You’ll find free classic books like:

  • Jane Eyre by Charlotte Brontë
  • Pride and Prejudice by Jane Austen
  • A Tale of Two Cities by Charles Dickens


Riveted offers YA books for free online, either full books or excerpts on a time-limited basis. By signing into the site from Simon & Schuster and becoming a member, you’ll be able to read some sweet free books, download them to any device, join in giveaways, and discuss your YA favorites.

Some recent options included:

  • A Line in the Dark by Malinda Lo
  • A Darker Shade of Magic by V.E. Schwab
  • Let the Sky Fall by Shannon Messenger

11. TOR

If you love all things science fiction and fantasy, check out Tor’s eBook club and weekly newsletters.

The publisher releases weekly original short stories from some of the biggest sci-fi/fantasy authors (like N.K. Jemisin and Linda Nagata). And, seriously, receiving a smashingly fantastic short story in my inbox every week has been such a joy and has helped me find great new authors.

They also release the eBook of the Month club where you can get free access to one pick each month. Their next group isn’t kicking off until 2018, though, so subscribe to the newsletter to get an update when it’s released.


Got a jonesing for some original source material? Even if you’re not in academia, Wikisource is the ultimate place to do a deep dive on a topic. The site hosts almost 400,000 texts in English, with user-generated submissions allowed.

You can find texts from 1846 to 1941, from authors like Rudyard Kipling and Marie de France, on werewolves specifically. Or, discover new worlds with texts from Jules Verne and Philip Dick. Or, I dunno, maybe you’ll jump in letters between our Founding Fathersfollowing Hamilton fever.


The World Public Library’s online Millennium Collection isn’t free, but for less than $10 a year for *ahem* millions of free books in over 300 languages, it’s basically free. They also offer free memberships for physically disabled or special needs members. You’ll find eBooks from all over the world, including:

  • Classics
  • Sacred texts
  • Academic collections
  • Kid’s books
  • Graphic novels
  • Audiobooks

Some of their knock-outs include 1984 by George Orwell, Siddhartha by Hemann Hesse, and The Mahabharata translated by Kisari Mohan Ganguli.


These are mostly websites that share free books online that have at one time been traditionally published and disseminated. But, um, there’s the internet which means there’s more books available out there than you’ll ever have time to read.

Check out WattPad for stories by independent authors, historical fiction, fanfiction, and more. There’s also a huge active community over there to talk about books with. Here’s your beginner’s guide.

FanFiction.net is a hub for short story and novel length spin-offs of your favorite fictional worlds. More Harry Potter anyone?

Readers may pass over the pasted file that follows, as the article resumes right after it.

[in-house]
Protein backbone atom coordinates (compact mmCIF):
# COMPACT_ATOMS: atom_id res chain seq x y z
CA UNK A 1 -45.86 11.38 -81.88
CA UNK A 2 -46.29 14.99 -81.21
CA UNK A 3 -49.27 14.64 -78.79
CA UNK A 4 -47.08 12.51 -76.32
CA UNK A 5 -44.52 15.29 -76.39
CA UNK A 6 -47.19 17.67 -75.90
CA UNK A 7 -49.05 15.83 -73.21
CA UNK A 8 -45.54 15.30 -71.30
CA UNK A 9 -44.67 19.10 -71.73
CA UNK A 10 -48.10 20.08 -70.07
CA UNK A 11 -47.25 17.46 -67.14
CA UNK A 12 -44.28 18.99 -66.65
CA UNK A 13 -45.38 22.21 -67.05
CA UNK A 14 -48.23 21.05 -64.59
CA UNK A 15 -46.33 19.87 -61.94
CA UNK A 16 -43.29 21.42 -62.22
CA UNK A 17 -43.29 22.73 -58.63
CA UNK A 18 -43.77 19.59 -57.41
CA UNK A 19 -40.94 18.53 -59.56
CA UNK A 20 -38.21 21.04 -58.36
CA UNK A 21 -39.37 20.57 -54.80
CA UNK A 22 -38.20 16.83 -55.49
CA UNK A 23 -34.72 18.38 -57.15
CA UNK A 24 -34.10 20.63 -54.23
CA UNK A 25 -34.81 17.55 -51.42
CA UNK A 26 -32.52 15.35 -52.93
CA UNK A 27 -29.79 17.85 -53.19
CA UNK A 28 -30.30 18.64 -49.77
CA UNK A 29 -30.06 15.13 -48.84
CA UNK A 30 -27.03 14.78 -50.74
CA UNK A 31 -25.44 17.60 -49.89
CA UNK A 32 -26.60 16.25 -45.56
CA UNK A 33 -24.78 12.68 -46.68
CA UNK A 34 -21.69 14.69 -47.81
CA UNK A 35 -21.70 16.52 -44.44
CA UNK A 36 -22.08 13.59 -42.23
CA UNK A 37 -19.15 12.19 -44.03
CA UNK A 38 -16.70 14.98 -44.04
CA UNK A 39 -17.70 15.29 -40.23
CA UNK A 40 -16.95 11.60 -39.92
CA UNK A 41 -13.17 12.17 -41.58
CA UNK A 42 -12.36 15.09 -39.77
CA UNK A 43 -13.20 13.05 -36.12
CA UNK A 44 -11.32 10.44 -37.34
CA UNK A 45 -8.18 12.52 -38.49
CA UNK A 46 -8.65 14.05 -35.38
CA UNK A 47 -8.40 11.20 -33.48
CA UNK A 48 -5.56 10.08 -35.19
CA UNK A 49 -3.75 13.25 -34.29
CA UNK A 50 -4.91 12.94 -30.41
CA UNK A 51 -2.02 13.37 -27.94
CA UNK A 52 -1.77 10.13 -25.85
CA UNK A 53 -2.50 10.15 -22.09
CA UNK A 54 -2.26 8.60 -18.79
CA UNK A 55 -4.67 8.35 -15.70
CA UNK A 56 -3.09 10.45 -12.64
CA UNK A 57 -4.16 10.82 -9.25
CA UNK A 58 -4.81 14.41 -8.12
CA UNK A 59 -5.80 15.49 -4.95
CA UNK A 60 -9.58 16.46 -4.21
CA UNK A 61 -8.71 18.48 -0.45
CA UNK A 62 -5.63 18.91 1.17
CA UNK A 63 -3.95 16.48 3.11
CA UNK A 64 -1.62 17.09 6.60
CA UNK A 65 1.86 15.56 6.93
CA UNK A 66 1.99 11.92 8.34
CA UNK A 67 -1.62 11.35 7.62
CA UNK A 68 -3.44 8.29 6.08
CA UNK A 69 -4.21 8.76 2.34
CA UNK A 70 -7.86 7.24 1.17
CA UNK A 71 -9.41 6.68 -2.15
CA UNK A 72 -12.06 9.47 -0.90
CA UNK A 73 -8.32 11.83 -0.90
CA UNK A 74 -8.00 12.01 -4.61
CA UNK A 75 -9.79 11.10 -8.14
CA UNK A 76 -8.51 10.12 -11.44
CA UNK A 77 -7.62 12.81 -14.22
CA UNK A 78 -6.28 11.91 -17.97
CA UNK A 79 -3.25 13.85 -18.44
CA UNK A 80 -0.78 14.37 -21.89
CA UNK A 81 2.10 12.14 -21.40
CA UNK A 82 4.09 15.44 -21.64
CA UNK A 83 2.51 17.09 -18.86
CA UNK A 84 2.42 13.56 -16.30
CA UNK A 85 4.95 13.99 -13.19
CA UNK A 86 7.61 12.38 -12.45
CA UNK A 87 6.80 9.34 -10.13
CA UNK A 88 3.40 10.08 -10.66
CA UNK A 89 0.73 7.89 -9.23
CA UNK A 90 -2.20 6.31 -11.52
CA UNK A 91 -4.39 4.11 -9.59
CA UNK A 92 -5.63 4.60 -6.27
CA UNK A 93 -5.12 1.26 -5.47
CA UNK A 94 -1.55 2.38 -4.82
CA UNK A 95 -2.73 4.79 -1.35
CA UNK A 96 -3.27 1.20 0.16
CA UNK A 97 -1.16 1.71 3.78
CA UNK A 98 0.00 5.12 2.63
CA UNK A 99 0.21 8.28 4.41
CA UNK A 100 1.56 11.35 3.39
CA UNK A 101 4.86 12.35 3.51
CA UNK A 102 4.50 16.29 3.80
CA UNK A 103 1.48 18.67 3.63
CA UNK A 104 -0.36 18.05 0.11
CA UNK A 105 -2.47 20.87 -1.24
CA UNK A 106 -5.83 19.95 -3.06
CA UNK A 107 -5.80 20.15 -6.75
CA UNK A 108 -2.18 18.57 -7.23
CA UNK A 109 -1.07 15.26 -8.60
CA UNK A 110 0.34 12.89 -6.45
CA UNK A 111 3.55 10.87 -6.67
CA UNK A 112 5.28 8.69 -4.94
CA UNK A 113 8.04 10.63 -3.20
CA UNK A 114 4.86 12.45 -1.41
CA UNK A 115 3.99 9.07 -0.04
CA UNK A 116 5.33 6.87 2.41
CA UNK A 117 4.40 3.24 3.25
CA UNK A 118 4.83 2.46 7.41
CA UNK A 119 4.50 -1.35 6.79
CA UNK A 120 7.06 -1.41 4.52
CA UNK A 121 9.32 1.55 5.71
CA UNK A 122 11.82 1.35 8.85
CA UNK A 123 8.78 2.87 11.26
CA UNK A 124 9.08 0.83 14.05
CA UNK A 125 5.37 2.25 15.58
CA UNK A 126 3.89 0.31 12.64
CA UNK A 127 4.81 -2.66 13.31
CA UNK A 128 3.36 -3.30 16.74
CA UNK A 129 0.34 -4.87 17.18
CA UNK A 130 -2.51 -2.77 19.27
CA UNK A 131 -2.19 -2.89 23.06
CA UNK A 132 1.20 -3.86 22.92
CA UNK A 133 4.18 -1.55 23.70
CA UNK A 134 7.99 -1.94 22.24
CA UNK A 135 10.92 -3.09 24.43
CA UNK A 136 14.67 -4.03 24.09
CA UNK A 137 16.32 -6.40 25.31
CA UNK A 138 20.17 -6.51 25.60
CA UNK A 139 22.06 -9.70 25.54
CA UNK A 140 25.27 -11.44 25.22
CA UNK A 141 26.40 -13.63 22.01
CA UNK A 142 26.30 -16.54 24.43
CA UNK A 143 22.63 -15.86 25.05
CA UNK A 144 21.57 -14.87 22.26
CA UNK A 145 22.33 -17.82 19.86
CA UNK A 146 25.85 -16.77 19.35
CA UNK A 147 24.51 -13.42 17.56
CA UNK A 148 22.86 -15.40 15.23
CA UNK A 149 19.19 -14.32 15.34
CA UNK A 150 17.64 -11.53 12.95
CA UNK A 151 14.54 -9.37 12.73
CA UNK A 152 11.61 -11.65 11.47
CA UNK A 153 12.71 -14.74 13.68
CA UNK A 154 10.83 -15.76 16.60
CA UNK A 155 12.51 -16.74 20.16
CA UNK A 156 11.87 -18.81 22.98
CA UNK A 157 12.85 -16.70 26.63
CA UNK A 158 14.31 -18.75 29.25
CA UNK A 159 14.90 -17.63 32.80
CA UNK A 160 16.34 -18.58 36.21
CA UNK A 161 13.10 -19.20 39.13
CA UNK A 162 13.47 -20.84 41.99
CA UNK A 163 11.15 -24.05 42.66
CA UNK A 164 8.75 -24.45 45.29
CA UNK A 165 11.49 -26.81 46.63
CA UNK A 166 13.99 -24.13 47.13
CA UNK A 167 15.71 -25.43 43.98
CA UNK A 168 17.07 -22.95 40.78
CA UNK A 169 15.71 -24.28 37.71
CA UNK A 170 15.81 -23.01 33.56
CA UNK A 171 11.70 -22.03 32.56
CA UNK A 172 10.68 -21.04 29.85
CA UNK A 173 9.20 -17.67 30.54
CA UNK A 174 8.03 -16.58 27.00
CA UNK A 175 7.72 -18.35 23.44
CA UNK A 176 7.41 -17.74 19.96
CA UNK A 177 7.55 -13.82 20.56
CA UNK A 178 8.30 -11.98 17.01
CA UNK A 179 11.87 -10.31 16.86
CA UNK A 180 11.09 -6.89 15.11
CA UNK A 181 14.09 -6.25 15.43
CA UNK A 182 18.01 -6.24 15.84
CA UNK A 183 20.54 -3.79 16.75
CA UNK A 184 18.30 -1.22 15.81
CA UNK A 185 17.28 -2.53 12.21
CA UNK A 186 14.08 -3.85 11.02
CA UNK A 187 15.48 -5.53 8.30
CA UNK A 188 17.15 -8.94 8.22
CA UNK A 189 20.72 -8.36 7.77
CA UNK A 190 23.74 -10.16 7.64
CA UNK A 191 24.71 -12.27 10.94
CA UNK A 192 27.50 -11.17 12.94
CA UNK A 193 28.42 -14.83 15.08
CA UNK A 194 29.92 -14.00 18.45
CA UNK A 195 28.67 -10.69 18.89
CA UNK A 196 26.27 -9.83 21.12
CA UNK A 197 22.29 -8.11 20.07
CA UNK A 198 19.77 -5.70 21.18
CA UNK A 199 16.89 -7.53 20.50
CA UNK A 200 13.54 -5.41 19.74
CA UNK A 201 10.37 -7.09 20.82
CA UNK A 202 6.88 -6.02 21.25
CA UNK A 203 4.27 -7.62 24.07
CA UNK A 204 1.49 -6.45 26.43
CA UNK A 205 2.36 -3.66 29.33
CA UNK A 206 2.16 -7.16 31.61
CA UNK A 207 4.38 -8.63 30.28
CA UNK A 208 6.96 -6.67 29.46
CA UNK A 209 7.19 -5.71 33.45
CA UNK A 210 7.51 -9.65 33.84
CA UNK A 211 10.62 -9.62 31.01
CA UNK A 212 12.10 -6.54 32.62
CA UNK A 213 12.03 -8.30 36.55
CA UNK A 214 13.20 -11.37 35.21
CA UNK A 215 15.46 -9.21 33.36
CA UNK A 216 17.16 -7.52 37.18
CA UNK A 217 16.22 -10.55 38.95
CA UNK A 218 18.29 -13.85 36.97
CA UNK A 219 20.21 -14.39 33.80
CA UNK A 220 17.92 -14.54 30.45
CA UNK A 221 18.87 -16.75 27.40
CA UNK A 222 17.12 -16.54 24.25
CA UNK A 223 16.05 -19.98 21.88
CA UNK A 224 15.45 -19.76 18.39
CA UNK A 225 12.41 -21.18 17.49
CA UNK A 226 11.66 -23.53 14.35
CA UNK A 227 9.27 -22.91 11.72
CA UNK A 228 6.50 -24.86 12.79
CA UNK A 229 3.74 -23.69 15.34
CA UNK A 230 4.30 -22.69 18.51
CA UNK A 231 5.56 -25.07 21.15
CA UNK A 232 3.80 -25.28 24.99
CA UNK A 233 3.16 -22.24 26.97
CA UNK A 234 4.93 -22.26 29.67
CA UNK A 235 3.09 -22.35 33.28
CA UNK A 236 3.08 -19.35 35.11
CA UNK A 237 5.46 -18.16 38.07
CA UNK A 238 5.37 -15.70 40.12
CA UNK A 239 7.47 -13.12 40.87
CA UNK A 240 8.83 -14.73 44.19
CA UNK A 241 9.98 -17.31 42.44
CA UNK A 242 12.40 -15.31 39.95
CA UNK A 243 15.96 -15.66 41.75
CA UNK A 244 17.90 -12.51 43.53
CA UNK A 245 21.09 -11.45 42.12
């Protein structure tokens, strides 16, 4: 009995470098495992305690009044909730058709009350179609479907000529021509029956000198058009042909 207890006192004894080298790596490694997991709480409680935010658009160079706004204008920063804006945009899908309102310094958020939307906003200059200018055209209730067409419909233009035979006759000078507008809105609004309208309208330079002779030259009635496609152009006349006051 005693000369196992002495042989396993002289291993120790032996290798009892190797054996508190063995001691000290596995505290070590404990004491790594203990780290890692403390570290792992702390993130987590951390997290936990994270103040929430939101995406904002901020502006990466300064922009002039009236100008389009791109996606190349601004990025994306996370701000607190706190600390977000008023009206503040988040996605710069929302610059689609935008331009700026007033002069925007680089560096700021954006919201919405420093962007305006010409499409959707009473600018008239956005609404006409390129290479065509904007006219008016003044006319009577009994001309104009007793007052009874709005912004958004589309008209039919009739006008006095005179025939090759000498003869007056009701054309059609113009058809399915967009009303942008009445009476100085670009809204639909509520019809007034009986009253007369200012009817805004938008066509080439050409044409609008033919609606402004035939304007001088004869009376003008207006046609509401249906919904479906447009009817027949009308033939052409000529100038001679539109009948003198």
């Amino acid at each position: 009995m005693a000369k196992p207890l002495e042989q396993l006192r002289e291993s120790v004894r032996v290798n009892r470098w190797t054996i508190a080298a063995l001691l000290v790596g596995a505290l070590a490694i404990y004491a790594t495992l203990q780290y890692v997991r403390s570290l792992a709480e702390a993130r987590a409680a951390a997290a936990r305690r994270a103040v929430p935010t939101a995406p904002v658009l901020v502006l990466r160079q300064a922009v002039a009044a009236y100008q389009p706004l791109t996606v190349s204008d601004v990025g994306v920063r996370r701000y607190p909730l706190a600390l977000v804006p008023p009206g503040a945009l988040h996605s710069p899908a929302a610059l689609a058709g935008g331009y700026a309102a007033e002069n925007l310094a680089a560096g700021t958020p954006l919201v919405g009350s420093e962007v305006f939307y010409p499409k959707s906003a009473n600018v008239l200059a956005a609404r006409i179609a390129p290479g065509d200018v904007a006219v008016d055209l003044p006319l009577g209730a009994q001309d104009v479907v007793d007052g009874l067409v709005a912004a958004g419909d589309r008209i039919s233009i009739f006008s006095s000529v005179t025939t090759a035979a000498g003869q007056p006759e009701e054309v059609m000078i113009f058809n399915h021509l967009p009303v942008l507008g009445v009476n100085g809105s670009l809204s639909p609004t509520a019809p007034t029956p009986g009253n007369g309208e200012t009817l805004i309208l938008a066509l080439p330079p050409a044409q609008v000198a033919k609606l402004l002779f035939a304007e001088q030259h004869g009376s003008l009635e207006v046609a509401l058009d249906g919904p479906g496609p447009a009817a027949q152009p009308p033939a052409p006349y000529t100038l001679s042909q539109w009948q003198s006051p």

Phew, we’re not done yet. BookRix is also a community of independent authors who publish free eBooks in any of your favorite genres. We’re talking fantasy, romance, sci-fi, children’s and more.

The Library of Congress also has a small collection of classic children’s books.

Finally, also make sure to follow your favorite authors on social media. They’ll often share links to eBook deals, excerpts to upcoming novels, giveaways, or free shorts set in the same universe.


Other cheaper options ($10 a month or less) include Kindle Unlimited, some of the books on the Google Play store, Unlimited Library, and Scribd.

You can also follow along with Book Riot’s Deals of the Day “Book Deals” emails where you’ll get alerts about absurdly cheap eBooks and audiobooks (like Girlboss for $1.99 or Shadowshaper for $1.99 cheap).

It makes my heart swell a little bit that there are SO MANY places to find free books online. That’s a lot of literature, all with a simple internet connection. And, I’m excited to hear about any sites I missed. If you have any places where you find free books online (especially specific genres), hit the comments to share them with other Book Riot readers.

Post originally published in August 2017; last updated in November 2017.

10 sites where you can read books online

read book online free

1. Project Gutenberg

Project Gutenberg is a mother of all ebook sites. It started in 1971, when a first ebook ever was created, “Declaration of Independence of the United States of America”.

Many sites that offer free ebooks from public domain use the titles originally uploaded to Project Gutenberg.

Currently, there are about 45,000 public domain books in the catalog. If you’re looking for great classic books, Project Gutenberg is the right destination to go.

You can read the book online in two ways.

1. Go to page with book details and click on Read this ebook online link.

2. Open html file.

Project Gutenberg - two options to read a book online

The Read online default option displays only the unformatted text of the book. Plus there is a left sidebar visible all the time.